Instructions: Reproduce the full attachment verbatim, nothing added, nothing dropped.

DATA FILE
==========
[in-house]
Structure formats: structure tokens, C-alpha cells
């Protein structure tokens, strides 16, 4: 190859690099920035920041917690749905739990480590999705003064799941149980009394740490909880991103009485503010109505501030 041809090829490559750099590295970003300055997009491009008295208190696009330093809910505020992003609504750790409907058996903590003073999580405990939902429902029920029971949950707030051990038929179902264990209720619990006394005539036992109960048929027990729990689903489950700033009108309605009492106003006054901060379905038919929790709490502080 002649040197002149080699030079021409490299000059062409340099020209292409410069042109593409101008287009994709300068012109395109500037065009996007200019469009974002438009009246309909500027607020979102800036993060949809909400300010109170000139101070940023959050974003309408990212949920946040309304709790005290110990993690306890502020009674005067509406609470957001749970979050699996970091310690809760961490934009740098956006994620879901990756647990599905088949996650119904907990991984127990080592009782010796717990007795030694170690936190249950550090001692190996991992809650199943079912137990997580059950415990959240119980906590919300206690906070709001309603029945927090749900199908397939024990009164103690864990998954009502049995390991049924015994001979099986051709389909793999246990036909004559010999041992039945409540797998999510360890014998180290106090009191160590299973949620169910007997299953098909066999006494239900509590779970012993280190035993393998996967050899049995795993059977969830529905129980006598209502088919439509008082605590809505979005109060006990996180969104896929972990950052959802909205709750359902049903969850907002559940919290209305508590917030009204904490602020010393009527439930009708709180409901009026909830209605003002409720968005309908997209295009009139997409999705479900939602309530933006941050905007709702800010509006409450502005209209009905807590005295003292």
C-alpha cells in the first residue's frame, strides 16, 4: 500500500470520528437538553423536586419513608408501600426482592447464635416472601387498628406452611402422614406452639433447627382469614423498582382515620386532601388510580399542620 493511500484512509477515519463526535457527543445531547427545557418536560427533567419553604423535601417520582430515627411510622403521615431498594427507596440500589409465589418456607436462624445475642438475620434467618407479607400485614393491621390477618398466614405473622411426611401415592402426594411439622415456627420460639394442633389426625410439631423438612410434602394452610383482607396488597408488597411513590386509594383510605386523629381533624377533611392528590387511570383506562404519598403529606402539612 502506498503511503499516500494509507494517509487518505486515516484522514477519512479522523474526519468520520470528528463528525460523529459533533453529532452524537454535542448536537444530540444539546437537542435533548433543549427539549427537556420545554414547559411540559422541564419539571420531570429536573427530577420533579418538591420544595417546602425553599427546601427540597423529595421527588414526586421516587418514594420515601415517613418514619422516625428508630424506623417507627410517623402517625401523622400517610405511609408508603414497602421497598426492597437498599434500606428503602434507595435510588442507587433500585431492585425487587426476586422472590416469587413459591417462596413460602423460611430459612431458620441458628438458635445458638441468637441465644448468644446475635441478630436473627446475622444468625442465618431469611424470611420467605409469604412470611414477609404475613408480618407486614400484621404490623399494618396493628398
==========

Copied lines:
[in-house]
Structure formats: structure tokens, C-alpha cells
């Protein structure tokens, strides 16, 4: 190859690099920035920041917690749905739990480590999705003064799941149980009394740490909880991103009485503010109505501030 041809090829490559750099590295970003300055997009491009008295208190696009330093809910505020992003609504750790409907058996903590003073999580405990939902429902029920029971949950707030051990038929179902264990209720619990006394005539036992109960048929027990729990689903489950700033009108309605009492106003006054901060379905038919929790709490502080 002649040197002149080699030079021409490299000059062409340099020209292409410069042109593409101008287009994709300068012109395109500037065009996007200019469009974002438009009246309909500027607020979102800036993060949809909400300010109170000139101070940023959050974003309408990212949920946040309304709790005290110990993690306890502020009674005067509406609470957001749970979050699996970091310690809760961490934009740098956006994620879901990756647990599905088949996650119904907990991984127990080592009782010796717990007795030694170690936190249950550090001692190996991992809650199943079912137990997580059950415990959240119980906590919300206690906070709001309603029945927090749900199908397939024990009164103690864990998954009502049995390991049924015994001979099986051709389909793999246990036909004559010999041992039945409540797998999510360890014998180290106090009191160590299973949620169910007997299953098909066999006494239900509590779970012993280190035993393998996967050899049995795993059977969830529905129980006598209502088919439509008082605590809505979005109060006990996180969104896929972990950052959802909205709750359902049903969850907002559940919290209305508590917030009204904490602020010393009527439930009708709180409901009026909830209605003002409720968005309908997209295009009139997409999705479900939602309530933006941050905007709702800010509006409450502005209209009905807590005295003292």
C-alpha cells in the first residue's frame, strides 16, 4: 500500500470520528437538553423536586419513608408501600426482592447464635416472601387498628406452611402422614406452639433447627382469614423498582382515620386532601388510580399542620 493511500484512509477515519463526535457527543445531547427545557418536560427533567419553604423535601417520582430515627411510622403521615431498594427507596440500589409465589418456607436462624445475642438475620434467618407479607400485614393491621390477618398466614405473622411426611401415592402426594411439622415456627420460639394442633389426625410439631423438612410434602394452610383482607396488597408488597411513590386509594383510605386523629381533624377533611392528590387511570383506562404519598403529606402539612 502506498503511503499516500494509507494517509487518505486515516484522514477519512479522523474526519468520520470528528463528525460523529459533533453529532452524537454535542448536537444530540444539546437537542435533548433543549427539549427537556420545554414547559411540559422541564419539571420531570429536573427530577420533579418538591420544595417546602425553599427546601427540597423529595421527588414526586421516587418514594420515601415517613418514619422516625428508630424506623417507627410517623402517625401523622400517610405511609408508603414497602421497598426492597437498599434500606428503602434507595435510588442507587433500585431492585425487587426476586422472590416469587413459591417462596413460602423460611430459612431458620441458628438458635445458638441468637441465644448468644446475635441478630436473627446475622444468625442465618431469611424470611420467605409469604412470611414477609404475613408480618407486614400484621404490623399494618396493628398